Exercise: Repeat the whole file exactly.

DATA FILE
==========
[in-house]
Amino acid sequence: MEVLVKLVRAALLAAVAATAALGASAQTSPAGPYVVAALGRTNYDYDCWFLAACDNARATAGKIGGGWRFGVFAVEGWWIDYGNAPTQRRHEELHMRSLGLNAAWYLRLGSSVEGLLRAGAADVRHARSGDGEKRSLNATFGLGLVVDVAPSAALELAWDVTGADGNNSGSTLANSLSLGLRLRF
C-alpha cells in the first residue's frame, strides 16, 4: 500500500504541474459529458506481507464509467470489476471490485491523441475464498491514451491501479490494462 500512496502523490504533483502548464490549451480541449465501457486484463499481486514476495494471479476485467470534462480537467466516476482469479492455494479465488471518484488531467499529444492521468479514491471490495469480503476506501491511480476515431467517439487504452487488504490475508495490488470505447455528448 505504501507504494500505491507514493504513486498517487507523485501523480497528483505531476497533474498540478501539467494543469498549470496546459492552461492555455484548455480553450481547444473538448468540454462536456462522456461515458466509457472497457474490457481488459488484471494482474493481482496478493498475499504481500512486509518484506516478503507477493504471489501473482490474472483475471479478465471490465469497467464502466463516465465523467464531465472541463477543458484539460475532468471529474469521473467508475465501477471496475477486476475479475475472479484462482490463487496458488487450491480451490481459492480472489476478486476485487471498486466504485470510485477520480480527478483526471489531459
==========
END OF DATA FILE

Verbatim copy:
[in-house]
Amino acid sequence: MEVLVKLVRAALLAAVAATAALGASAQTSPAGPYVVAALGRTNYDYDCWFLAACDNARATAGKIGGGWRFGVFAVEGWWIDYGNAPTQRRHEELHMRSLGLNAAWYLRLGSSVEGLLRAGAADVRHARSGDGEKRSLNATFGLGLVVDVAPSAALELAWDVTGADGNNSGSTLANSLSLGLRLRF
C-alpha cells in the first residue's frame, strides 16, 4: 500500500504541474459529458506481507464509467470489476471490485491523441475464498491514451491501479490494462 500512496502523490504533483502548464490549451480541449465501457486484463499481486514476495494471479476485467470534462480537467466516476482469479492455494479465488471518484488531467499529444492521468479514491471490495469480503476506501491511480476515431467517439487504452487488504490475508495490488470505447455528448 505504501507504494500505491507514493504513486498517487507523485501523480497528483505531476497533474498540478501539467494543469498549470496546459492552461492555455484548455480553450481547444473538448468540454462536456462522456461515458466509457472497457474490457481488459488484471494482474493481482496478493498475499504481500512486509518484506516478503507477493504471489501473482490474472483475471479478465471490465469497467464502466463516465465523467464531465472541463477543458484539460475532468471529474469521473467508475465501477471496475477486476475479475475472479484462482490463487496458488487450491480451490481459492480472489476478486476485487471498486466504485470510485477520480480527478483526471489531459